1) What inspired you to become an author?
I began my career as an artist. I drew just about every waking moment of my life up until age 22, when I was illustrating comics. Drawing comics led to writing comics and I had an epiphany—my drawings were stories. I wasn’t creating fine art. I was telling stories. And as it turns out, that’s what I really love to do, whether that be through words, images or movies. Telling a good story and entertaining people is what I’m all about.
2) Why zombies as opposed to other paranormal creatures or everyday life?
Honestly, I have no idea. From a marketing perspective, they’re hot right now, and have been for a few years. But I don’t follow the trends. I write what’s on my mind and for some reason, zombies have always appealed to me. That said, my zombies are very different than traditional zombies. If I don’t come up with something new, I like to twist something that’s already popular, in this case zombies. In TORMENT, they’re definitely undead, but some readers have said I can’t call them zombies because they don’t eat brains. In THE SENTINEL, the zombies are actually Draugar, which is the Viking legend that both modern zombies and vampires are based on. So while my books might be labeled “zombie” don’t come expecting more of the same.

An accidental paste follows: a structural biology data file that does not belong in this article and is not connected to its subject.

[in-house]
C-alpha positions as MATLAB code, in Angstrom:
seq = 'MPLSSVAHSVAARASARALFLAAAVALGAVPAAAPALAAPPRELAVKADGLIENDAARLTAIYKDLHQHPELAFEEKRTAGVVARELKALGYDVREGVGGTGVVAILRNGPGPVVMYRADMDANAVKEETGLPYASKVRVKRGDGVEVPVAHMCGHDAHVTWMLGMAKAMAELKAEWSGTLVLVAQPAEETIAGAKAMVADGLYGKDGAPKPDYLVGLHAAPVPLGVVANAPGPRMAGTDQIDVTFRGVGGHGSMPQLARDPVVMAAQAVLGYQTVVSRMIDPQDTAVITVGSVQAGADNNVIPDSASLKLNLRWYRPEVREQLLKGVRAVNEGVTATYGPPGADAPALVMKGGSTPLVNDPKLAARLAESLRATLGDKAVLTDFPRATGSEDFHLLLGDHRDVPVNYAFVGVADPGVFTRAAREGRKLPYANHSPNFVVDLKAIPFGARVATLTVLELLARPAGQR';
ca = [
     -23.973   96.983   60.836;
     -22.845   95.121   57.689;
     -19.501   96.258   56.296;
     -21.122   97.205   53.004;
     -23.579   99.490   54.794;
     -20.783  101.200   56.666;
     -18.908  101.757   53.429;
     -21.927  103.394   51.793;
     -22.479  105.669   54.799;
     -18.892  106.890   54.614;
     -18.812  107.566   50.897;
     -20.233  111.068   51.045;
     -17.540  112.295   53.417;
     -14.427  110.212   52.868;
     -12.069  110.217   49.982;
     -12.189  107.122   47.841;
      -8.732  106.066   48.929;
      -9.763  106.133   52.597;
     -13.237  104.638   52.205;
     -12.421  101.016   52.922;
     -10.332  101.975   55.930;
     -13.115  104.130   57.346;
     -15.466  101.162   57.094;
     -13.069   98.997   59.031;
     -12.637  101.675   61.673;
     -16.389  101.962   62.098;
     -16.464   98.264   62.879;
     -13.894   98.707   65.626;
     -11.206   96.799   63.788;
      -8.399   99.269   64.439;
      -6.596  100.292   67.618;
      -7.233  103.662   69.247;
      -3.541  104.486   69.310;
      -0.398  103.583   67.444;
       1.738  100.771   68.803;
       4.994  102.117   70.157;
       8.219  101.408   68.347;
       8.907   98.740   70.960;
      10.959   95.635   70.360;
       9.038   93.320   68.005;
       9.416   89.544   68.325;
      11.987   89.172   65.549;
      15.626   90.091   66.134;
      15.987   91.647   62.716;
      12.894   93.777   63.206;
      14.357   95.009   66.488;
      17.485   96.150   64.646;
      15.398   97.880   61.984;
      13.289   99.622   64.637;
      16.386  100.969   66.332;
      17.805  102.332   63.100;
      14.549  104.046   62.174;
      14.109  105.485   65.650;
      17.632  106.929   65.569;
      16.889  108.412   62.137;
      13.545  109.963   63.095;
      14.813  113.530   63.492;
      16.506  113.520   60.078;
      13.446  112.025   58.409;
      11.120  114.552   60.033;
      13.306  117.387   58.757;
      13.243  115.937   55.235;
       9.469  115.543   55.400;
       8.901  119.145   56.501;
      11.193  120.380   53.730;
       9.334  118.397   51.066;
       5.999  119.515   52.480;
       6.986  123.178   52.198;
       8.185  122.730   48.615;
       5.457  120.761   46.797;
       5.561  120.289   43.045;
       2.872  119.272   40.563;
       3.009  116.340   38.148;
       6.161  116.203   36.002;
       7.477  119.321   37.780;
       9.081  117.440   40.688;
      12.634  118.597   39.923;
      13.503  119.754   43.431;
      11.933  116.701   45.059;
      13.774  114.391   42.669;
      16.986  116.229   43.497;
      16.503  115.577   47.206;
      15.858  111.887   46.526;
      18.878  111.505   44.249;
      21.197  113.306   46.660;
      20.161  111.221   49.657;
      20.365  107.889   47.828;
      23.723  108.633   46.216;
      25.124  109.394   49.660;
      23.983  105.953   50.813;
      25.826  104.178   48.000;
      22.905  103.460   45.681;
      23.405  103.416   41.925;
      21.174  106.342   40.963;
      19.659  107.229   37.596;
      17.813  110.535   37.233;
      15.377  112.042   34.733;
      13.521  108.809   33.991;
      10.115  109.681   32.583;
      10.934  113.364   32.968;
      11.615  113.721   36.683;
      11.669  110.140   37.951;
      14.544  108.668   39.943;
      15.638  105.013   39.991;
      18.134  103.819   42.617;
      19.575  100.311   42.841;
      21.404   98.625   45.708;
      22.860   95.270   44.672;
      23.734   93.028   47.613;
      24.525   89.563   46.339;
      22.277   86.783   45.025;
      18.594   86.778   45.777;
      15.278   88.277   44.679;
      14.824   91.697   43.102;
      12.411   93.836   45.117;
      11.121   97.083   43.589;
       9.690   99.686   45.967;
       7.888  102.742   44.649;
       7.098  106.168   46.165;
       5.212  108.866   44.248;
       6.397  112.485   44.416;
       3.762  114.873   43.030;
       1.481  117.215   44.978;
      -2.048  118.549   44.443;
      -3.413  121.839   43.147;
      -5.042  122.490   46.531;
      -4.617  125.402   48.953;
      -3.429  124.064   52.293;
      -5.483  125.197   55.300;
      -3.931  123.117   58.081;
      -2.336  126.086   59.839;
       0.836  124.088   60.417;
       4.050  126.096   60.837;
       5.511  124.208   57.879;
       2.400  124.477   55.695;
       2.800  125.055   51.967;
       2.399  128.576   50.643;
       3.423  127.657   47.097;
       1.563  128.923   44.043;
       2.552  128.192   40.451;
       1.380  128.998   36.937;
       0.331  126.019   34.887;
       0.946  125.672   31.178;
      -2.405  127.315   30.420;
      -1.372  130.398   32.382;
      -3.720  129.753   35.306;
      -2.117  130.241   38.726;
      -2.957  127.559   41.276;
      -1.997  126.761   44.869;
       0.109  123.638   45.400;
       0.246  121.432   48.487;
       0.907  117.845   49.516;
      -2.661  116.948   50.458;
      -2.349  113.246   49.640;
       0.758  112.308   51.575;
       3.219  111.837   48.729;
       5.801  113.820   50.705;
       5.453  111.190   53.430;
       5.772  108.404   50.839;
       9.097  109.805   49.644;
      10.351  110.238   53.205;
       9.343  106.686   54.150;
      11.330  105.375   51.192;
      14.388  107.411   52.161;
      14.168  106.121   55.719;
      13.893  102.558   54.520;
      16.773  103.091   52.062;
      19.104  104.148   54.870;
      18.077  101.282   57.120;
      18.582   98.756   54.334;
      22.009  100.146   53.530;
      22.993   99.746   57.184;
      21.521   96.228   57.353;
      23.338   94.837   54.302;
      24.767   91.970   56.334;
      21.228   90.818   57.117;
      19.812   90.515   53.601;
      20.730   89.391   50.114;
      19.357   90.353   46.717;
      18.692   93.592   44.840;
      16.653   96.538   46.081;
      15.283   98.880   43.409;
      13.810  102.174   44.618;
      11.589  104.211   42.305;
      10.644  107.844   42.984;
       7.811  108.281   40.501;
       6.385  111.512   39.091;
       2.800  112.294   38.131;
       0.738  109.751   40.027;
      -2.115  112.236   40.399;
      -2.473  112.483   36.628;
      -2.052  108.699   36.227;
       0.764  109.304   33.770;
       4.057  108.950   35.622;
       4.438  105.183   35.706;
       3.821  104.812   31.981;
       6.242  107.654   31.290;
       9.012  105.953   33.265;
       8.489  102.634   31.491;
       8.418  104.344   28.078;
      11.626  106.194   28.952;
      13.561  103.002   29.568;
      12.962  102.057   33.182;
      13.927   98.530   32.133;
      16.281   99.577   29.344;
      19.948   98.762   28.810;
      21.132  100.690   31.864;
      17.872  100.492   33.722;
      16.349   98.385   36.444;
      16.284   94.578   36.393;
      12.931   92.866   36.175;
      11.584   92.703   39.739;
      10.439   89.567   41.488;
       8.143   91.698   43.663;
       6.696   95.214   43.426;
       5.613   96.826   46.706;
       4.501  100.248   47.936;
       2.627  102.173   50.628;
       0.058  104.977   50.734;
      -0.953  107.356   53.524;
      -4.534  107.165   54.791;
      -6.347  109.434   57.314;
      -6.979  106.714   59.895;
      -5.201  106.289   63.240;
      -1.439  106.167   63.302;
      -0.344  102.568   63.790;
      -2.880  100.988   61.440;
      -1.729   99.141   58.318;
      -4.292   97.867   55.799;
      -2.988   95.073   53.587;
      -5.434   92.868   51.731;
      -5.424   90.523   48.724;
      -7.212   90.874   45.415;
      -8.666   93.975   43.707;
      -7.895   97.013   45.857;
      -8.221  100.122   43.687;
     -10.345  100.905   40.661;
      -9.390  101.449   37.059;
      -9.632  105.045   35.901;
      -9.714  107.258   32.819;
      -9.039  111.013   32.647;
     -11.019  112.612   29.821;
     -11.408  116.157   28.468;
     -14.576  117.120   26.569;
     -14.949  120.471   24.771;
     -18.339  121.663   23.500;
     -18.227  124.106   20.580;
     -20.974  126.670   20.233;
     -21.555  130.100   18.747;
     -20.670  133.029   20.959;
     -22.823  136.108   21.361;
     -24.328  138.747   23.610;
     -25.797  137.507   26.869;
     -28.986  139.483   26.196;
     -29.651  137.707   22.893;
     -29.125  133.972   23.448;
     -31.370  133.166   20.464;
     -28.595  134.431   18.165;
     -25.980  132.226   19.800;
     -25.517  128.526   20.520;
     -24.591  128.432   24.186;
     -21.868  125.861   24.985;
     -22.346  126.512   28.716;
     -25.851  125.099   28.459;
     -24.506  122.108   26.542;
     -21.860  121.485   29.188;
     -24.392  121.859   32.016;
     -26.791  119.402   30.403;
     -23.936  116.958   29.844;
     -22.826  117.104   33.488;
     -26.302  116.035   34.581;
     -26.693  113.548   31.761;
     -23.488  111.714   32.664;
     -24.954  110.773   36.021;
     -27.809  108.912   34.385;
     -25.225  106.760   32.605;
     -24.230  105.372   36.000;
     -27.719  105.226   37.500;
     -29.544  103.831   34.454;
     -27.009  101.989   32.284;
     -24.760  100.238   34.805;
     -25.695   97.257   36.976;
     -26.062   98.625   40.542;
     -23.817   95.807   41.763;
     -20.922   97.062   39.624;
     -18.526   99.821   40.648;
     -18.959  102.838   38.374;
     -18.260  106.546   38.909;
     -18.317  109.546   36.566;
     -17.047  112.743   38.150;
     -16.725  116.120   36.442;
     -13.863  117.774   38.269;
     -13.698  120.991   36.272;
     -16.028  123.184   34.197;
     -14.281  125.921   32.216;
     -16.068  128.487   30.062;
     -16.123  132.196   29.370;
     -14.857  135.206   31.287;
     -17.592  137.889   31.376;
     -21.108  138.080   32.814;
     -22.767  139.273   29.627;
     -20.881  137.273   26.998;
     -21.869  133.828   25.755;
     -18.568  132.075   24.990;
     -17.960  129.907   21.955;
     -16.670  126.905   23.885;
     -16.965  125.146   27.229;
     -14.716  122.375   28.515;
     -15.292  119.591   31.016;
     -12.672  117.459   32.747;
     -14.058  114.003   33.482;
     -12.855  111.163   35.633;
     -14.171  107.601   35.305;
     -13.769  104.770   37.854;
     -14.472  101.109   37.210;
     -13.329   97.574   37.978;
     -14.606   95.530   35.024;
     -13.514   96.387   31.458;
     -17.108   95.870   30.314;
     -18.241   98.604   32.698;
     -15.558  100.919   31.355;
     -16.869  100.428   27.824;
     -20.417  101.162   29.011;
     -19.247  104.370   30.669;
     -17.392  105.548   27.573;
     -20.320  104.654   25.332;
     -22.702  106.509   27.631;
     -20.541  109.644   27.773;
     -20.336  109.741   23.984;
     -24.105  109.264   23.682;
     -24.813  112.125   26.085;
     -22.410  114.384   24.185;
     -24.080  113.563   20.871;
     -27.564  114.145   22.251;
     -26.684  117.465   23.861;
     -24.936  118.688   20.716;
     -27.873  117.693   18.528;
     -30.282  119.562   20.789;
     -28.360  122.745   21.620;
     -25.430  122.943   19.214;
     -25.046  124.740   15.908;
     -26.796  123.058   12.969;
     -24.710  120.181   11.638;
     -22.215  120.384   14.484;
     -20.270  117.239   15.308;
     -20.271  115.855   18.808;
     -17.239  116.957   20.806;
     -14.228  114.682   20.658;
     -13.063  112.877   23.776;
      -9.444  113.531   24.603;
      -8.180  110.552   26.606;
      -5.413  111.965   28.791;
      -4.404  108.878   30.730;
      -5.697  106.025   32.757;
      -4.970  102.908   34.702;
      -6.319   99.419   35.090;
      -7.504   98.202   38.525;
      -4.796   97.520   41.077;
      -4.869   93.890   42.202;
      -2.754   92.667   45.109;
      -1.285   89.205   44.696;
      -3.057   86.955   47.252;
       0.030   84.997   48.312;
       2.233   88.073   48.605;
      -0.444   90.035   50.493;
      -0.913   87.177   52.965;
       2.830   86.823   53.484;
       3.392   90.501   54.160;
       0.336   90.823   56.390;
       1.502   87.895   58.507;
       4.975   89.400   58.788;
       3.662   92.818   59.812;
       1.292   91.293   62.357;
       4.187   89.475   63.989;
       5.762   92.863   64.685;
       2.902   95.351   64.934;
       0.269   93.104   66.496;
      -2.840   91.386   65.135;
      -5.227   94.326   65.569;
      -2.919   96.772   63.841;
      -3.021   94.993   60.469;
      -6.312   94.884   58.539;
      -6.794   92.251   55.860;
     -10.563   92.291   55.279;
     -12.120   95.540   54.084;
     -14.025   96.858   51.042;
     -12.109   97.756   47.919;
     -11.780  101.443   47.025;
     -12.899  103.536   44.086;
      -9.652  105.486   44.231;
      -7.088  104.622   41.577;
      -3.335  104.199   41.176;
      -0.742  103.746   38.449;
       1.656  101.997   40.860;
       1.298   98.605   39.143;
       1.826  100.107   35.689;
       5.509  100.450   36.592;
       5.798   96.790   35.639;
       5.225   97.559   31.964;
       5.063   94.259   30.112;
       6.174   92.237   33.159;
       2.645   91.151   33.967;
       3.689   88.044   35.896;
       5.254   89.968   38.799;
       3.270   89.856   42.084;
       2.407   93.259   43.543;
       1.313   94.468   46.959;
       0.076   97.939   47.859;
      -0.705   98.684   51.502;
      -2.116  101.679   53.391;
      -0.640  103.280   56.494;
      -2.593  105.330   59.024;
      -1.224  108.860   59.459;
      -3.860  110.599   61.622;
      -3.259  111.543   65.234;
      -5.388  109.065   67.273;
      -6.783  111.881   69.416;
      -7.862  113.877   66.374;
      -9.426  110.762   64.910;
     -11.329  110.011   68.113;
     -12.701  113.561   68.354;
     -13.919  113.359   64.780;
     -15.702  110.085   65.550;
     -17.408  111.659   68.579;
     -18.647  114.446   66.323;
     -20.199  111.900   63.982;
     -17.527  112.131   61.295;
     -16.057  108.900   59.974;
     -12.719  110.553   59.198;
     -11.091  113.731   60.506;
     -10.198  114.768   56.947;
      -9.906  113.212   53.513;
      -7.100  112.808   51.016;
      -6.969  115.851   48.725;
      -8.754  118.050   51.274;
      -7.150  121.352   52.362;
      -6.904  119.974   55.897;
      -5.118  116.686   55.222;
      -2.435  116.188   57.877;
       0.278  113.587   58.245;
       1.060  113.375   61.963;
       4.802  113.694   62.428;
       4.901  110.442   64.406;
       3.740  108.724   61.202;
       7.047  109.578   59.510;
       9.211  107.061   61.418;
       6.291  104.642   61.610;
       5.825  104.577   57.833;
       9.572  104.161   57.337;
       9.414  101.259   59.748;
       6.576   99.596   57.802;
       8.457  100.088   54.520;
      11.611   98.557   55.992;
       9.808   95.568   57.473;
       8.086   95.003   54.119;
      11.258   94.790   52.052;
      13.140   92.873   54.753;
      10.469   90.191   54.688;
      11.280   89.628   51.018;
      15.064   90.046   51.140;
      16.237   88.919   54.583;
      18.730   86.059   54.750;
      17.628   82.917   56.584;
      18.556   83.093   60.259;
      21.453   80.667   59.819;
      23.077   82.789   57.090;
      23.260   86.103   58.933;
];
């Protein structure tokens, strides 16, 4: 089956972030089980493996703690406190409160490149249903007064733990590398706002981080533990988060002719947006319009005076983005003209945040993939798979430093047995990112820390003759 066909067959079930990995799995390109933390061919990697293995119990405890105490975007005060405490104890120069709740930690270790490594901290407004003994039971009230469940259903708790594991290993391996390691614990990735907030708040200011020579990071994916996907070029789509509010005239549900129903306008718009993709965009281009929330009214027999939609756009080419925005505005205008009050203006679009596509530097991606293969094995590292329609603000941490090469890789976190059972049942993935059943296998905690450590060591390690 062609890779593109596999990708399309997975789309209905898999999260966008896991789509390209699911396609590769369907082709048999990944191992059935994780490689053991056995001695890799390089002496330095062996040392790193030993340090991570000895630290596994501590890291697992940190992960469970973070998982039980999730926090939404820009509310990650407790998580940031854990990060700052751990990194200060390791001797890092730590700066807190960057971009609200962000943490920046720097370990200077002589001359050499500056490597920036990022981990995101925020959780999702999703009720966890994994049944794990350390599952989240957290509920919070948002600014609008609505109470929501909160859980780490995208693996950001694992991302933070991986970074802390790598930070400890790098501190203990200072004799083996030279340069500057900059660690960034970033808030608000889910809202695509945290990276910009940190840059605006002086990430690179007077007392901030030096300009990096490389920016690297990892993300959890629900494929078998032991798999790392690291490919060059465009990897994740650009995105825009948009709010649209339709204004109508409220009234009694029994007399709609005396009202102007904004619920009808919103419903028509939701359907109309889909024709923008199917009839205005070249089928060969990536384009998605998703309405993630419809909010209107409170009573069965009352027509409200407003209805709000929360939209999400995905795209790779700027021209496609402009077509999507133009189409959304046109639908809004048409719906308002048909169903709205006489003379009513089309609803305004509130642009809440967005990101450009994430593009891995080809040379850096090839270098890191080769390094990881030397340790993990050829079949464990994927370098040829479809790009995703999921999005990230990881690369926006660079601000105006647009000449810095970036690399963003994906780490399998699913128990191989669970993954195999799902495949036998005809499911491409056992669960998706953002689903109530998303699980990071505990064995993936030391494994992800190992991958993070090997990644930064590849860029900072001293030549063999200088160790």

What scares me is actually the basis of TORMENT. The book asks the question “Are you ready to die?” and explores the possible ramifications of not being ready. Death is less frightening if you believe in God, and Heaven, and are sure that’s where you’re headed. But death, without knowing which way I’m headed, or if I’m simply going to cease to exist…those possibilities terrify me. And I think that fear resonates with many people who read the book because a lot of readers get really angry upon finishing it. And they’re not leaving bad reviews, they’re leaving angry reviews. Which, from my perspective, is a very cool thing. It means the book invoked an emotional response. Made them think. Made them truly afraid.